The natural gas industry is waging an aggressive public relations campaign to bolster investor confidence, despite evidence showing that shale gas is an unreliable resource and that the production process releases large amounts of methane into the atmosphere. Although hydraulic fracturing (or fracking) is in the media’s hot seat, the prospect of a drilling bubble coupled with the underreported problem of methane leakage may be the most destructive qualities of natural gas in the United States.
From commissioning false field reports to flooding television with commercials, natural gas companies are convincing Americans that gas will save the U.S. market; it will not.
The public relations push is an effort to revive a campaign that started in 2006 and was subsequently killed when the economic crisis hit two years later. Natural gas companies tripled the number of existing wells in those two years, hoping that a glut would attract a large consumer base before raising the prices back up again. Financial companies pumped billions of dollars into the industry, only to see it crumble.
As time passes, data on natural gas production, which goes back only a few years, indicate that shale gas is an unreliable energy source. Reserves are declining up to 70 percent per year. Where corporate reports show that decline leveling off through the use of theoretical models, figures point to an unrelenting decline that predicts the reserves will dry up in a few years.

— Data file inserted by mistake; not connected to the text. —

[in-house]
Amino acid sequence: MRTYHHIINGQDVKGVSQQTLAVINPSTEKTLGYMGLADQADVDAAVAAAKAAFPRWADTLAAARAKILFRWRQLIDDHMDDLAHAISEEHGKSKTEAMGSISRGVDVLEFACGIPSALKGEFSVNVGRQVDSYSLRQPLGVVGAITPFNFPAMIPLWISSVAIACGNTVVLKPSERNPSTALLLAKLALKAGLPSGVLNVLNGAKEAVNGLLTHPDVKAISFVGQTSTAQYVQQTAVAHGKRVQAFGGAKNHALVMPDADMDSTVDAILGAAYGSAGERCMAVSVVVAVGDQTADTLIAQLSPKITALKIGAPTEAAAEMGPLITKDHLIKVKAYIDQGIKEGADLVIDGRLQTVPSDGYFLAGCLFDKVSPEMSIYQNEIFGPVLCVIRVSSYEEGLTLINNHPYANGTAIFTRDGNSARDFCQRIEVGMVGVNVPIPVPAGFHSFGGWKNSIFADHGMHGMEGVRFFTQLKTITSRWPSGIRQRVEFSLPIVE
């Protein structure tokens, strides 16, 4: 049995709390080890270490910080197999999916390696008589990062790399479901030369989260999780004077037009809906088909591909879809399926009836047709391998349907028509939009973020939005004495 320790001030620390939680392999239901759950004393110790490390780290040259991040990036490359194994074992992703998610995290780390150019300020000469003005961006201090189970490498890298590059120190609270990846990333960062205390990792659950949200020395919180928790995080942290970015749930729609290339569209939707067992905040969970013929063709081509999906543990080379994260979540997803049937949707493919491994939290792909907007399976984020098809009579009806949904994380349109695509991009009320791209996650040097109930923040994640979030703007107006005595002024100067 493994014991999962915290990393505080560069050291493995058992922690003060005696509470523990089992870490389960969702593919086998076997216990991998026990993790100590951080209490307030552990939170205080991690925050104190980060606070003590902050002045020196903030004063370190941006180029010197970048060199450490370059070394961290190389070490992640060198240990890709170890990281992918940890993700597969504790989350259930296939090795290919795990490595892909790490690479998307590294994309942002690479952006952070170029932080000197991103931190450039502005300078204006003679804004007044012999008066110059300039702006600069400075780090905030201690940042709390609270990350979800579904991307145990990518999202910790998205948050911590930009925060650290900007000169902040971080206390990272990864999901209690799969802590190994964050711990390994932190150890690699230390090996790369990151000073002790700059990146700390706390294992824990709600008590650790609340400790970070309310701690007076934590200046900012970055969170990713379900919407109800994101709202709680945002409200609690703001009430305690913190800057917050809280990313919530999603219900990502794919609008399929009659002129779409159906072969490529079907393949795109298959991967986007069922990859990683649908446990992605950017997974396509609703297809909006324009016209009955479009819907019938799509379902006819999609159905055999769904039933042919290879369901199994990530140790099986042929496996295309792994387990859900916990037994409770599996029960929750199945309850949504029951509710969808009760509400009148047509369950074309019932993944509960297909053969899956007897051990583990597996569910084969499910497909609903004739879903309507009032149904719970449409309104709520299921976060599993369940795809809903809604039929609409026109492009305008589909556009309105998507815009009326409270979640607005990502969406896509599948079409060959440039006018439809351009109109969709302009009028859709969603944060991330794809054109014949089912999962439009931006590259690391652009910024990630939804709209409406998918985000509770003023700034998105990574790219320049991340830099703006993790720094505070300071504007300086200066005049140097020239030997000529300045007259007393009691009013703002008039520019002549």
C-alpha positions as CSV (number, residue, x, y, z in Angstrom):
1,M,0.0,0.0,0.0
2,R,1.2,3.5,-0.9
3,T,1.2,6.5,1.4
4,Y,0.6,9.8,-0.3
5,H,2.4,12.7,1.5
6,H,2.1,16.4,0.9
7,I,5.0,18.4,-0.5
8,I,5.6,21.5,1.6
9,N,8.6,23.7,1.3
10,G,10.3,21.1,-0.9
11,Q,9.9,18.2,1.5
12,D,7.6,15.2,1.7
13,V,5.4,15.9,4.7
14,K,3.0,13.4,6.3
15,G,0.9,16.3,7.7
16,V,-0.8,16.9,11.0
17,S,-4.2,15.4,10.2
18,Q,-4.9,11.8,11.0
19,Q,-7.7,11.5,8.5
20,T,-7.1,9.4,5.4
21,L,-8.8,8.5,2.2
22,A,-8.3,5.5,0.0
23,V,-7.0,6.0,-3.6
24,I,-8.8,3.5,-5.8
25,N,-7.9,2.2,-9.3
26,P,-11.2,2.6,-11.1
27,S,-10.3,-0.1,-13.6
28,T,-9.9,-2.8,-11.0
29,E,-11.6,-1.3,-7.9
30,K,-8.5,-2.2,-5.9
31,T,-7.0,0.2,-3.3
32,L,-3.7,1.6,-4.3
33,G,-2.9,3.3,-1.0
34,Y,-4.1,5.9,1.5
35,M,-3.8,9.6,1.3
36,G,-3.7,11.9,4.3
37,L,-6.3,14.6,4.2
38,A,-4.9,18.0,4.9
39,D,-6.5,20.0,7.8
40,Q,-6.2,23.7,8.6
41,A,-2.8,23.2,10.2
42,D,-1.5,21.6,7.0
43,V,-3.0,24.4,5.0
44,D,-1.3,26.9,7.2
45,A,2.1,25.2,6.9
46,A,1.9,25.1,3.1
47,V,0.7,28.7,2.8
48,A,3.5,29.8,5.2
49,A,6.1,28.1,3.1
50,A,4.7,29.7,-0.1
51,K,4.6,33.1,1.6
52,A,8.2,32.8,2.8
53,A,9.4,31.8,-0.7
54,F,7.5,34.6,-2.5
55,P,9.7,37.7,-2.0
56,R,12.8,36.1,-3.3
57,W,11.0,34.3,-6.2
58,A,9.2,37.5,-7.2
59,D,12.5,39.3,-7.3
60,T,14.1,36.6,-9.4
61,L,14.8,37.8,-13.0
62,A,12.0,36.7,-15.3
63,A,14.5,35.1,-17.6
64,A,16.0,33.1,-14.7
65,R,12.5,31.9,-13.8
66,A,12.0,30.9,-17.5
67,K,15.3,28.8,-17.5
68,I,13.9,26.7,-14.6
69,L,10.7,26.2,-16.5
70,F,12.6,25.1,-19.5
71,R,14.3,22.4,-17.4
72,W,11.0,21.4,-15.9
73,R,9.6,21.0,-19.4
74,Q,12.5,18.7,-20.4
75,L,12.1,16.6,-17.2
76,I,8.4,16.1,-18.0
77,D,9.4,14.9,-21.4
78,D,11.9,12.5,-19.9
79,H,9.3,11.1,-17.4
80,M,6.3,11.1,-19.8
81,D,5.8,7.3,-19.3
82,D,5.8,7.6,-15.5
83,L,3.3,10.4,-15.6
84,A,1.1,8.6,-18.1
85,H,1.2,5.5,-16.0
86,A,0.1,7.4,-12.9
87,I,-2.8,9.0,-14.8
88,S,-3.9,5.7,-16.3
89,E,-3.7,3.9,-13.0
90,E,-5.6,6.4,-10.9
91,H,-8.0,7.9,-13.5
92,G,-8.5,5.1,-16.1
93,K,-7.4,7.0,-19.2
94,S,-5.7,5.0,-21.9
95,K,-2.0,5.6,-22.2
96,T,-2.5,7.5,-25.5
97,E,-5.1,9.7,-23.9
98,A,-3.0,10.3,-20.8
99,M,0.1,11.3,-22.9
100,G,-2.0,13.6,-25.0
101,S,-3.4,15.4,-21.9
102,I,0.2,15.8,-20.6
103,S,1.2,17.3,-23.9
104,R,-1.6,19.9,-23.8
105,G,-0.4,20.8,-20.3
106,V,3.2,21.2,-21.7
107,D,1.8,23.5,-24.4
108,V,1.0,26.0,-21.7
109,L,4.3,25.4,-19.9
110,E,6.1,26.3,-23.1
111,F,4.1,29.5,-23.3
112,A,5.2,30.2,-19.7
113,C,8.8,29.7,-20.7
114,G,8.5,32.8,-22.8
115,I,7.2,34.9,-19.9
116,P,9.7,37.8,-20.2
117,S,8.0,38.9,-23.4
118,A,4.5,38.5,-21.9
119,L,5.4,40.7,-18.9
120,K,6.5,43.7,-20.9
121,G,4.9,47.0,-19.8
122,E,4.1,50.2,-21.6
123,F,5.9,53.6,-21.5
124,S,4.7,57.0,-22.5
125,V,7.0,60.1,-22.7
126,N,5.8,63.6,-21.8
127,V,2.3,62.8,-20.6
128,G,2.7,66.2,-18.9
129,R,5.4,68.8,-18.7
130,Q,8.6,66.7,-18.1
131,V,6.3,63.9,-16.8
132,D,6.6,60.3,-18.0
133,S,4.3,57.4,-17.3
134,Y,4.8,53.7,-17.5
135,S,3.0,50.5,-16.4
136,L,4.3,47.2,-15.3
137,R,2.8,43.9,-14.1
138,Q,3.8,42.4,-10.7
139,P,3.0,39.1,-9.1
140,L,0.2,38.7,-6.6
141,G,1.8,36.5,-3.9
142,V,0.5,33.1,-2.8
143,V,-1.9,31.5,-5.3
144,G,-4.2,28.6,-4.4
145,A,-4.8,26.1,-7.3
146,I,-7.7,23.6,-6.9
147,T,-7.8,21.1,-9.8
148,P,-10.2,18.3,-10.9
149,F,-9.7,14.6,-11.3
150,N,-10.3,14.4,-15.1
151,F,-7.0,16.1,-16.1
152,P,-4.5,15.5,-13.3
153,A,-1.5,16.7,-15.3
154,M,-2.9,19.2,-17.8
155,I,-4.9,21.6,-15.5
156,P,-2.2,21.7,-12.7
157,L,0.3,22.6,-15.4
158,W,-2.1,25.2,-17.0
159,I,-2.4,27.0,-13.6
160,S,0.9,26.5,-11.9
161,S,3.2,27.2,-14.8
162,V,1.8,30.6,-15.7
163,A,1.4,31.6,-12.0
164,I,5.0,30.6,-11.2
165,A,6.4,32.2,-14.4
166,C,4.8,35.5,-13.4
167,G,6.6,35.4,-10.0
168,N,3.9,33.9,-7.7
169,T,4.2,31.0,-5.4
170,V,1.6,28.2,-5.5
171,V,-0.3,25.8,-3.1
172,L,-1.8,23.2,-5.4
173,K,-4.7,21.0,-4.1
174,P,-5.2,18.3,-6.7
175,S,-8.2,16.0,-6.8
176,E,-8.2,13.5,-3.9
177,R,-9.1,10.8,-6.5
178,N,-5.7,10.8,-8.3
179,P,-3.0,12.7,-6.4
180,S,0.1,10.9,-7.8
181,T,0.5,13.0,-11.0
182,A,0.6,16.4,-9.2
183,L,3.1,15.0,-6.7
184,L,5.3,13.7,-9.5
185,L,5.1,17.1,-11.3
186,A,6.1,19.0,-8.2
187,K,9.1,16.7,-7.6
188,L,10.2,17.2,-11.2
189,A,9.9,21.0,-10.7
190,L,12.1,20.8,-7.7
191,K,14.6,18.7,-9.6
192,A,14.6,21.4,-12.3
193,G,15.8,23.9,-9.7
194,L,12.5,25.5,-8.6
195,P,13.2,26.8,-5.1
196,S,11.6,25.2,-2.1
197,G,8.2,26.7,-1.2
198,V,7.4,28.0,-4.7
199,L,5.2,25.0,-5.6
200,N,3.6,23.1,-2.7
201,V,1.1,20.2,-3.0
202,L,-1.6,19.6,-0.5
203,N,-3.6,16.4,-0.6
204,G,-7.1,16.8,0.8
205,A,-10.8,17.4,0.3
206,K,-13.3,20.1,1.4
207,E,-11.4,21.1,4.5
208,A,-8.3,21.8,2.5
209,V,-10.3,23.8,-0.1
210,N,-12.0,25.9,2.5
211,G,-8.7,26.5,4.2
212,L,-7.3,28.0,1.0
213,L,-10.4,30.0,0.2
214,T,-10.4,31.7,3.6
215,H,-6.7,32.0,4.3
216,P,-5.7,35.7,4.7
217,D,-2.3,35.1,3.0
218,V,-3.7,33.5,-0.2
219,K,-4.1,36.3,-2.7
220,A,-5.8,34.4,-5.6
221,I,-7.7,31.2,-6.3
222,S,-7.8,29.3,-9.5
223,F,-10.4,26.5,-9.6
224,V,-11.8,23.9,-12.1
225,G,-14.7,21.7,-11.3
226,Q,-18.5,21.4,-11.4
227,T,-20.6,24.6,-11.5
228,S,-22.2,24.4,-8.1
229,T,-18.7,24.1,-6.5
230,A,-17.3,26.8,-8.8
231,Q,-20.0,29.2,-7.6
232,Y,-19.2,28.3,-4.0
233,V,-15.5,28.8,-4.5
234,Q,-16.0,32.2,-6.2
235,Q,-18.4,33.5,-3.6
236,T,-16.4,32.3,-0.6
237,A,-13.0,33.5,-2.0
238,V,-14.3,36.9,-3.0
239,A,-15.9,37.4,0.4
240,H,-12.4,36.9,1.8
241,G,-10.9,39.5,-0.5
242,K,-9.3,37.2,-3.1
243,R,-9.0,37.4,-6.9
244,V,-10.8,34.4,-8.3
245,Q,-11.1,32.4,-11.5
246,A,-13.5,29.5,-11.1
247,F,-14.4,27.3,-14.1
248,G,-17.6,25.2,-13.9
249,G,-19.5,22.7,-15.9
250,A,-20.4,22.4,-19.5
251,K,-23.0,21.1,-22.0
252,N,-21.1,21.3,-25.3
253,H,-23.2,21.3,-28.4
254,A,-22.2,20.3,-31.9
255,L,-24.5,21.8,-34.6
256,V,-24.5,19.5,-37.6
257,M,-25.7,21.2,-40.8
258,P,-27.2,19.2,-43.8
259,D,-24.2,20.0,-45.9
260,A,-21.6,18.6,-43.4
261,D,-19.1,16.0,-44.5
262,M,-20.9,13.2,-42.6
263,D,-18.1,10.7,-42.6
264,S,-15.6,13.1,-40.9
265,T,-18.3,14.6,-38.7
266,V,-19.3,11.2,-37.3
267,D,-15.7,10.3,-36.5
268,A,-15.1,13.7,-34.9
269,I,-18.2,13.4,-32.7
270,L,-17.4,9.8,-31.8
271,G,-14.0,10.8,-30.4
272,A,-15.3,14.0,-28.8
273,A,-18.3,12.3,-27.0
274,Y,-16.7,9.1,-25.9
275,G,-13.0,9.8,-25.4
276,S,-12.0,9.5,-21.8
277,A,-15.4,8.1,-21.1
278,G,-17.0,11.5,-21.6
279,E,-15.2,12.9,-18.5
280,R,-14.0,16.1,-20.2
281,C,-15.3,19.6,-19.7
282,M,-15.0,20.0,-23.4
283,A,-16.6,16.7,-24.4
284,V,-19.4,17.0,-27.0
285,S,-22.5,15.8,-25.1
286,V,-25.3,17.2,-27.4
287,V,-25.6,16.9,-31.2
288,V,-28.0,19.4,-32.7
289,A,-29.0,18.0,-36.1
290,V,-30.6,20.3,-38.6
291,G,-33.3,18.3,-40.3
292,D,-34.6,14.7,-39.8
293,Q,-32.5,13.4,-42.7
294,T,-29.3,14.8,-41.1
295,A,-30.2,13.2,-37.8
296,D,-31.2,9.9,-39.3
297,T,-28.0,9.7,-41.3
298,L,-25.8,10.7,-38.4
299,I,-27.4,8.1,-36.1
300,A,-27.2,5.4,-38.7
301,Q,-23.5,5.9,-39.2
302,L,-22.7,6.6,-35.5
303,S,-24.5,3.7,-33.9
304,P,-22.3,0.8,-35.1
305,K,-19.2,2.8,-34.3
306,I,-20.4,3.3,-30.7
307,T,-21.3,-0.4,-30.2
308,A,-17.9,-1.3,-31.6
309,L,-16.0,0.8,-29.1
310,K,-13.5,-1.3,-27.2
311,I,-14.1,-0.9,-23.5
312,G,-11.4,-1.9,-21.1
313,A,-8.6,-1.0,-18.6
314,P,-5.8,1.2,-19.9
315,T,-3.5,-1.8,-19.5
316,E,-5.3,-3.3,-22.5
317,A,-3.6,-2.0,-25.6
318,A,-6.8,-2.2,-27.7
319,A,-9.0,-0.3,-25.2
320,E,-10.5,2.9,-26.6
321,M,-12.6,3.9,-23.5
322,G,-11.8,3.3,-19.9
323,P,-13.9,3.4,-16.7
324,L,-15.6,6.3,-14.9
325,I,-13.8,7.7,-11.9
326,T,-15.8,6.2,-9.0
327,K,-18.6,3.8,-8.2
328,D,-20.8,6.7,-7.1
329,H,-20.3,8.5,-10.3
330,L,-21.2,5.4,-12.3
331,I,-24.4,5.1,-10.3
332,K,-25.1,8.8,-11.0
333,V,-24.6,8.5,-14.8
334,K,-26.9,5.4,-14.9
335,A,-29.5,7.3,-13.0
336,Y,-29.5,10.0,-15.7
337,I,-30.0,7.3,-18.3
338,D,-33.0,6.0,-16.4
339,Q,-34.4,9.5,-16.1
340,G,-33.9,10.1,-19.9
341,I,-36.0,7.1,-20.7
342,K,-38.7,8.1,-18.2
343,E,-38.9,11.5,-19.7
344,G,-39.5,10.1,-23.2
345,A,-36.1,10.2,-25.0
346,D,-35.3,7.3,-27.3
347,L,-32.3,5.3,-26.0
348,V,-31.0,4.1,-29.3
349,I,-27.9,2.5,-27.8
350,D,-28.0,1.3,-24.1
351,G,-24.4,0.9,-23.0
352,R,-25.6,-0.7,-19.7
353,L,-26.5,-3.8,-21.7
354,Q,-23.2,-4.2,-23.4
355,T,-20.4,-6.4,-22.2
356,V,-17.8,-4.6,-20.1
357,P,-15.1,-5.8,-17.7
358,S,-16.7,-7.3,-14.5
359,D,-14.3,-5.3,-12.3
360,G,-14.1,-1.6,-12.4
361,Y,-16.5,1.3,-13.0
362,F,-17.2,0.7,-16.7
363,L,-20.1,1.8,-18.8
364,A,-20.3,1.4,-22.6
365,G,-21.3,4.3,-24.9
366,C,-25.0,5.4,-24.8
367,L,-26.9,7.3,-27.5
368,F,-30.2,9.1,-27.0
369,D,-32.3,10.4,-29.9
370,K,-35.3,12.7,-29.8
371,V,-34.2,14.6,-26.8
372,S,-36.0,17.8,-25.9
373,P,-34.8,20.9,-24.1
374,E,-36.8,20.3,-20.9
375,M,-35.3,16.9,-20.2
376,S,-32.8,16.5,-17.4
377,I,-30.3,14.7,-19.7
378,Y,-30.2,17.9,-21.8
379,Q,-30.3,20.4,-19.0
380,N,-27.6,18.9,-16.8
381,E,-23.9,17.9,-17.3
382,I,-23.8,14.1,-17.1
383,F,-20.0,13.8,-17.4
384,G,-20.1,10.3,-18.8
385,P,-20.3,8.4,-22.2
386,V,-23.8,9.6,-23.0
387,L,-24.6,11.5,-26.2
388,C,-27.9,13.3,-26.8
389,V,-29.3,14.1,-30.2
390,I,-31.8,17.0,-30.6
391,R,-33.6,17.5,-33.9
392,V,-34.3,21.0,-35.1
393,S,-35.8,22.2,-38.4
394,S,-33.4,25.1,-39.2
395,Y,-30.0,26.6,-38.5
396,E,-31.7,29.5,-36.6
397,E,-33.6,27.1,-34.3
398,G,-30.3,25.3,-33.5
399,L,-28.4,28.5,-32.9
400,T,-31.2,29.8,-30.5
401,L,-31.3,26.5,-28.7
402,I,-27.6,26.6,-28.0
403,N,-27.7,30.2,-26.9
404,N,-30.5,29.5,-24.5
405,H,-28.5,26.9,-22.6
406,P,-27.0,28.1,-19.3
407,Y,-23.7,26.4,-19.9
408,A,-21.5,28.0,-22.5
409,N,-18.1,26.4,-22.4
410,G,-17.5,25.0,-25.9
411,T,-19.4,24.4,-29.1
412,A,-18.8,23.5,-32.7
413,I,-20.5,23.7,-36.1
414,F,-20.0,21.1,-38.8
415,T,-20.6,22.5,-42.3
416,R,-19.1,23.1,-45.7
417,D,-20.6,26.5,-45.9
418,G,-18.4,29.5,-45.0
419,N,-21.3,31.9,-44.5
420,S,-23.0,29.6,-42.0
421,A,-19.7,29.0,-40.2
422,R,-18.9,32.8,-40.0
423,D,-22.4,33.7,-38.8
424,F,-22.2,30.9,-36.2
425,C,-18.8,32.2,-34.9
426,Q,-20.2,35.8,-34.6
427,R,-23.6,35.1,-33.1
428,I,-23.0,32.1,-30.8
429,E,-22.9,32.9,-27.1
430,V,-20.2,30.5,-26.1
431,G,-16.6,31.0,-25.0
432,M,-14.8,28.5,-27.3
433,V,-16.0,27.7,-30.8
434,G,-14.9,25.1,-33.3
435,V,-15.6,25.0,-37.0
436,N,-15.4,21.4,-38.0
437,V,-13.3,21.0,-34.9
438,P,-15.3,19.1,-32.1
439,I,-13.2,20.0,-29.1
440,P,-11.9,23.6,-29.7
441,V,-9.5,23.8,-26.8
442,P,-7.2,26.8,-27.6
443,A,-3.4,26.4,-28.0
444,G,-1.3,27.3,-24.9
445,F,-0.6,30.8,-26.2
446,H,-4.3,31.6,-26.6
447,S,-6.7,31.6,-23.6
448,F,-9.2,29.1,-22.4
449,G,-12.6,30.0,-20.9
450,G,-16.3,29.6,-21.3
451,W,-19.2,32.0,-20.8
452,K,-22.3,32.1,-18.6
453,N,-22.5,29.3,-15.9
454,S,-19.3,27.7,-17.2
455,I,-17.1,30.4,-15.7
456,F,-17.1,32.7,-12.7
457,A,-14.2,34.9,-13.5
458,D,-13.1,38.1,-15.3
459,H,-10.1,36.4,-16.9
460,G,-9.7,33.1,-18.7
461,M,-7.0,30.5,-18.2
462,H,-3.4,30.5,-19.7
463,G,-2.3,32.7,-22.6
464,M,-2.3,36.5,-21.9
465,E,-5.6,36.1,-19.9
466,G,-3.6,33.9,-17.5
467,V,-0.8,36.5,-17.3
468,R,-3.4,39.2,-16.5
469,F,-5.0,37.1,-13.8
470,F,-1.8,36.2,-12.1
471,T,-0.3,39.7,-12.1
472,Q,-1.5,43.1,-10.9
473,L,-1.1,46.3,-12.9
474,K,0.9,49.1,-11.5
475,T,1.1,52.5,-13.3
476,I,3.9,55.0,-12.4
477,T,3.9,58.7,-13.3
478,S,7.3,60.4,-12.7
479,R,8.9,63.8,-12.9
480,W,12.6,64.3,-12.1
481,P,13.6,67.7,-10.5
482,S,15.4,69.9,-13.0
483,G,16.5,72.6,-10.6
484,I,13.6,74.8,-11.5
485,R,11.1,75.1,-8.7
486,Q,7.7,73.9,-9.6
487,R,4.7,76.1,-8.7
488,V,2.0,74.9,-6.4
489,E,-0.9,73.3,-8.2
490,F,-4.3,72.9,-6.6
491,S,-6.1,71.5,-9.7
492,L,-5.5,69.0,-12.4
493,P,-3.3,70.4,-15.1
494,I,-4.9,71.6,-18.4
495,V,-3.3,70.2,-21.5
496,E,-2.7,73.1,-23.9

Financial backers such as Goldman Sachs and AIG are hurriedly funding the development of the natural gas sector to attract other investors before reality sets in. If they fail, the billions of dollars spent from 2006 to 2008 will have been wasted.
These firms are financing energy companies to buy up cheap land, quickly drill wells, label the fields as profitable, and then bundle up those leases and sell them for up to $30,000 per acre to clueless investors. The average acre, according to the founder of Energy Policy Forum and former investment banker Deborah Rogers, is sold to developers for no more than $1,200, and sometimes as low as $100.
These industries are doing the same thing they did leading up to the 2008 crash, only swapping out subprime mortgages for unproved shale gas reserves.
Just as in 2008, companies control the ratings agencies. They “guide” them, arguing that these deals are too complex for the agency to rate by itself.
They’ve created confusing financial products as well, luring investors in with Volumetric Production Payments (VPP), which are indecipherable structures of payments much like derivatives.
The hype surrounding natural gas is a last push to take toxic assets—literally, in this case—dress them up as fancy investments, and then sell them off to unsuspecting Americans.
“Public policymakers need to be very aware of the promotional aspect of shale gas,” petroleum geologist Art Berman says. “This is a very efficient public relations and business machine. They have done a really good job of convincing public policymakers that shale is revolutionary.”
The industry’s reach, many say, infects the Department of Energy and its Energy Information Agency.
Geologists such as Berman and Post Carbon Institute fellow Dave Hughes have looked at figures in the reports and say the conclusions do not match the findings.